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Thyroid Cancer Surgery
Thyroid cancer surgery is often the cornerstone of a treatment plan to address tumors that form within the thyroid gland. The most appropriate treatment approach should be determined based on a thorough review of a patient’s case, including the type, size, location and stage of the tumor, as well as the patient’s overall health condition. While surgery is the most commonly recommended form of treatment, other potentially effective methods include advanced tyrosine kinase inhibitor (TKI) therapy (chemotherapy with a specific class of genetically engineered medications) and radioactive iodine treatment, which combines aspects of both chemotherapy and radiation treatment.
Common types of thyroid cancer surgery include:
- Lobectomy – Removes the affected part (lobe) of the thyroid
- Near-total thyroidectomy – Removes all but a very small part of the thyroid gland
- Total thyroidectomy – Removes the entire thyroid gland (the most common type of thyroid cancer surgery)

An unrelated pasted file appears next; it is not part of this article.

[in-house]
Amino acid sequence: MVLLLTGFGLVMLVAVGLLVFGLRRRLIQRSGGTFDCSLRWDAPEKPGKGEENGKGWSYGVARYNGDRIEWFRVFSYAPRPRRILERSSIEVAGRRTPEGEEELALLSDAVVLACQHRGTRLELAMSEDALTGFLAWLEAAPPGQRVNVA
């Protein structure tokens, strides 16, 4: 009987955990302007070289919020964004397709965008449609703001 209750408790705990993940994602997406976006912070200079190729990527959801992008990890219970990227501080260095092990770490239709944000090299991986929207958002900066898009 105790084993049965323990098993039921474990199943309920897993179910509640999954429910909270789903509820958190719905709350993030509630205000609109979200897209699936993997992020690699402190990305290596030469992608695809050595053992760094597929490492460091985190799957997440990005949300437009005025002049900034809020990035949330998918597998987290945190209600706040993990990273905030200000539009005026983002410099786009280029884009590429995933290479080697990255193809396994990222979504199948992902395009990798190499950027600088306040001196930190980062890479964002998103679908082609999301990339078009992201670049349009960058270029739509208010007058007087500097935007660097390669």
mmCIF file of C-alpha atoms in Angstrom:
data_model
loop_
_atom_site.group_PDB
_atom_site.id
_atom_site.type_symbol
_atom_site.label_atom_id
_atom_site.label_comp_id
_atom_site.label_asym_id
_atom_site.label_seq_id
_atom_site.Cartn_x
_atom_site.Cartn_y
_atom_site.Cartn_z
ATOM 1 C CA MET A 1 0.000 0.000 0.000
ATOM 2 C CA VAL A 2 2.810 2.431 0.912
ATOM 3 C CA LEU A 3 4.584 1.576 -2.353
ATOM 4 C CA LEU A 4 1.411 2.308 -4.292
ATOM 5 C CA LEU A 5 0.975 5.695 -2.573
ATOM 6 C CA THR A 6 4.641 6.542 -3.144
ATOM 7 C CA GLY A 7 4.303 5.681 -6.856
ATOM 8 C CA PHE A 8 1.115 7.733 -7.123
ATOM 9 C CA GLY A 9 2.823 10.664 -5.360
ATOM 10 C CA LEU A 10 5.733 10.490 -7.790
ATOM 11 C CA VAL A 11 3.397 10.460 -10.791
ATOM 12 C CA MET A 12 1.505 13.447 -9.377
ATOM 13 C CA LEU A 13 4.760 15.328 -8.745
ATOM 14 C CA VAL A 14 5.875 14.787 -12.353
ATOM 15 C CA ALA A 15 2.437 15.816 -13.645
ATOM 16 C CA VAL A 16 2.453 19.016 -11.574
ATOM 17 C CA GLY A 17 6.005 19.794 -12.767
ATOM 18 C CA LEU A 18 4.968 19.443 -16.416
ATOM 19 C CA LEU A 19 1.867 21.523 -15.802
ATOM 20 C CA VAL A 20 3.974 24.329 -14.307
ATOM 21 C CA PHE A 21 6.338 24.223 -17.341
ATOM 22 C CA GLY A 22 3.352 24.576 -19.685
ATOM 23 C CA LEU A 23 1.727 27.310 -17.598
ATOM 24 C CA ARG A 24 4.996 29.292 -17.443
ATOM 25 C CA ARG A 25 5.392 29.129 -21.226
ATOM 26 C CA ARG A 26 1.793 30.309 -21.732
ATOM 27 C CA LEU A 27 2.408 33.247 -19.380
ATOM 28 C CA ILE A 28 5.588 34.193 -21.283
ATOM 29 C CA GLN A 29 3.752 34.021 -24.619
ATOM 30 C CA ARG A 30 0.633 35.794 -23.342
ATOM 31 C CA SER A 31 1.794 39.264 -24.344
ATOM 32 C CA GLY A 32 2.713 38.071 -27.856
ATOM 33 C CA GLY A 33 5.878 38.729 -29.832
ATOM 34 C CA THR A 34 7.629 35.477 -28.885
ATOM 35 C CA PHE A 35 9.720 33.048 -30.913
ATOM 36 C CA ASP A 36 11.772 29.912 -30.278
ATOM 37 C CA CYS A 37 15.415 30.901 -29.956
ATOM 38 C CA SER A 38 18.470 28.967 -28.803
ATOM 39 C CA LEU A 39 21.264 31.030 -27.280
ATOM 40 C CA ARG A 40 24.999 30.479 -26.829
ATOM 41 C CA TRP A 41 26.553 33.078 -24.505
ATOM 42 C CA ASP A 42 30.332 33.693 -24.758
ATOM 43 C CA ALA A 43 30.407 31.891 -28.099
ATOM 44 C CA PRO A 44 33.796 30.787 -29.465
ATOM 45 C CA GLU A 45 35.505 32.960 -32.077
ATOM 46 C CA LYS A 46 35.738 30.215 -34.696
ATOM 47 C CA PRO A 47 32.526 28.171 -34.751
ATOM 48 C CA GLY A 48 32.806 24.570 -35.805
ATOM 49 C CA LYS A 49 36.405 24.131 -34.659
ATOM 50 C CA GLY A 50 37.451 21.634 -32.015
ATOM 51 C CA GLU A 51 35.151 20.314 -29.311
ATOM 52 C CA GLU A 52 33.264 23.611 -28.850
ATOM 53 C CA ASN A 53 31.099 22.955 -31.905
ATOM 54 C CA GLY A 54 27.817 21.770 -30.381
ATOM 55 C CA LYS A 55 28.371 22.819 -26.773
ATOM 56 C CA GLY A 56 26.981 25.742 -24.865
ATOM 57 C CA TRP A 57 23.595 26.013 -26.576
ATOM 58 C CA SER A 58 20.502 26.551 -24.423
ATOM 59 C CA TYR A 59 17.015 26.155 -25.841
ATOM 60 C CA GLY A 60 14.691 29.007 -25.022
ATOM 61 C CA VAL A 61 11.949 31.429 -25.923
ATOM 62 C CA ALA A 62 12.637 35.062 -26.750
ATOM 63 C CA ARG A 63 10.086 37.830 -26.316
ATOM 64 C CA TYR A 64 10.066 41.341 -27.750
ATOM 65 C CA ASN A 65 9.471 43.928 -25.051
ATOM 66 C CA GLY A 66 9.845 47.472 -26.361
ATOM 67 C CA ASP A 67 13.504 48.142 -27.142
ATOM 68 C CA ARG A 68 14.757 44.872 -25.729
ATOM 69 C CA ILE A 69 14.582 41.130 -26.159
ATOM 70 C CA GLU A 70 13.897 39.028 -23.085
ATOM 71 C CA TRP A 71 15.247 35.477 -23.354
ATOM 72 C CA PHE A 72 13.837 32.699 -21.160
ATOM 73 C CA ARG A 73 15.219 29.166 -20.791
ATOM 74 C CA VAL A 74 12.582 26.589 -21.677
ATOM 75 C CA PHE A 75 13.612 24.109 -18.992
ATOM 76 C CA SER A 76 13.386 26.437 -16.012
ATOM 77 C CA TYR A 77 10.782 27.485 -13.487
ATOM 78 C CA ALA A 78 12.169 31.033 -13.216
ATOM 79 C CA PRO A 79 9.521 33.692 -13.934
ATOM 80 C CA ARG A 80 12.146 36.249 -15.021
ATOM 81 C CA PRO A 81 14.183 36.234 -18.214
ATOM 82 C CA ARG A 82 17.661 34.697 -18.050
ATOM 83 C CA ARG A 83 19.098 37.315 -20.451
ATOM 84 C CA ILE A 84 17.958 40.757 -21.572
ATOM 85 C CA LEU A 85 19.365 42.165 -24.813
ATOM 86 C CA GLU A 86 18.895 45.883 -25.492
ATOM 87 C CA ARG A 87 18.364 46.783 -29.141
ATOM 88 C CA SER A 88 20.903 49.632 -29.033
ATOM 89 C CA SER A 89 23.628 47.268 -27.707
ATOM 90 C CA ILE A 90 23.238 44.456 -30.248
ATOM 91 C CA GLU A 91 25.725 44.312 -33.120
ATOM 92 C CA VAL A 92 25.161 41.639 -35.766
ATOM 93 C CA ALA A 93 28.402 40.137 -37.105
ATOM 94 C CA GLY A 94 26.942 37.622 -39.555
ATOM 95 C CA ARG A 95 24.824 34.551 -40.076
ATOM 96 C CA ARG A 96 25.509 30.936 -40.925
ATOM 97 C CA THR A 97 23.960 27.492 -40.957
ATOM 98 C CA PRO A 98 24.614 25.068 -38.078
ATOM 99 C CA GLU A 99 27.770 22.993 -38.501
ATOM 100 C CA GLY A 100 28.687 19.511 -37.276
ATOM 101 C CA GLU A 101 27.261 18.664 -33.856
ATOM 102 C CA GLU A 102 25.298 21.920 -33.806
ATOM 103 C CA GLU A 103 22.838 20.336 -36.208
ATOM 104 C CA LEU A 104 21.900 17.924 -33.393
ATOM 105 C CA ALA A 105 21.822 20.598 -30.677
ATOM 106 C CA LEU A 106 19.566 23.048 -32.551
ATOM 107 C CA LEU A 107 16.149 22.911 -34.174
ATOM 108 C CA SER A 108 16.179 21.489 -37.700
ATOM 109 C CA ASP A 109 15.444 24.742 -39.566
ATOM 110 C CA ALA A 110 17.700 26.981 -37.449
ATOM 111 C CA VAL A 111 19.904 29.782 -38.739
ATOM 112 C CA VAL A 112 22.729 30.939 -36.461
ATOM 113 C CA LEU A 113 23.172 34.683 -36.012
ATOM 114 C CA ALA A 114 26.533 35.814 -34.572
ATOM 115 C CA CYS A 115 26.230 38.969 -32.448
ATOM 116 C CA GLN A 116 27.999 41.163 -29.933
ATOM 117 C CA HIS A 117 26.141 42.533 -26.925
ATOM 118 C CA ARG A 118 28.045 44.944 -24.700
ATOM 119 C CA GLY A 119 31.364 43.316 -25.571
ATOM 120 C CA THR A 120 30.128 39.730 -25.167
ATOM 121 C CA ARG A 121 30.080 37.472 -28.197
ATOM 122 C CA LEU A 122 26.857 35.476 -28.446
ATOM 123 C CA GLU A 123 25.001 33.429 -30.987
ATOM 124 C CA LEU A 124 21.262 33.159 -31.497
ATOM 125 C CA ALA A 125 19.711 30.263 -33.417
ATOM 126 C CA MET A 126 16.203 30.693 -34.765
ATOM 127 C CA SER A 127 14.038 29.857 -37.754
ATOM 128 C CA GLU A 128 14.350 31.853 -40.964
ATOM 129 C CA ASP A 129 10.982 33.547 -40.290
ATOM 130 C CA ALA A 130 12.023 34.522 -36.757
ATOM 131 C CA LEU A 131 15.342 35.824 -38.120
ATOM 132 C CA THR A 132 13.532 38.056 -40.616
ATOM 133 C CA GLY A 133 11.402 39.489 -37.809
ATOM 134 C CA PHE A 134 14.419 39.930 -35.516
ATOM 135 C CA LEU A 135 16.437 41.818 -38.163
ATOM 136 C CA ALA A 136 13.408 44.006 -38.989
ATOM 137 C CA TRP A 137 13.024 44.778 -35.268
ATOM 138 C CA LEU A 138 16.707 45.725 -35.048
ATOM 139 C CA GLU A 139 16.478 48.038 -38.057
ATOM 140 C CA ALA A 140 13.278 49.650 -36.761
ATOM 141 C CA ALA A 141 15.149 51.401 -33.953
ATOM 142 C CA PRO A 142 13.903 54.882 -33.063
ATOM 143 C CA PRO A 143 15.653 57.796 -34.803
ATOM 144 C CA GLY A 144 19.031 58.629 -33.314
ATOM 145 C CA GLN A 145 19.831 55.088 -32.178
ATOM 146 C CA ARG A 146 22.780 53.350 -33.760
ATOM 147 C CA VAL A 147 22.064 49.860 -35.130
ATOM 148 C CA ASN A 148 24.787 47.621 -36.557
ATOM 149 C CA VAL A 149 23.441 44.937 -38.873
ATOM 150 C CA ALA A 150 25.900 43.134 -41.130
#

- Lymphadenectomy – Removes enlarged lymph nodes in the neck that are confirmed or suspected to contain cancer (usually performed concurrently with a procedure to address the primary tumor)
- Lateral neck dissection – Removes fibrous, fatty tissue in the neck to treat lymphatic metastases
Thyroidectomy is a complex type of thyroid cancer surgery that requires a highly refined skill. Accessing the thyroid through a small incision in the front of the neck, a surgeon must carefully work around the vocal nerves and other vital structures. To ensure the best possible outcome, a patient is advised to work with an experienced specialist who performs a large number of thyroid cancer procedures.
At Moffitt Cancer Center, our patients have access to some of the most talented and well-respected surgeons in the world. As a high-volume cancer center, we offer a level of surgical expertise that far exceeds that of most other cancer centers. Moffitt has earned an outstanding reputation as a leader in performing complex thyroid cancer surgery, as well as conducting groundbreaking research that translates to new and better treatment options for both current and future patients. We are now removing tumors that were once considered to be inoperable, and every day we continue to gain ground in finding a cure for cancer.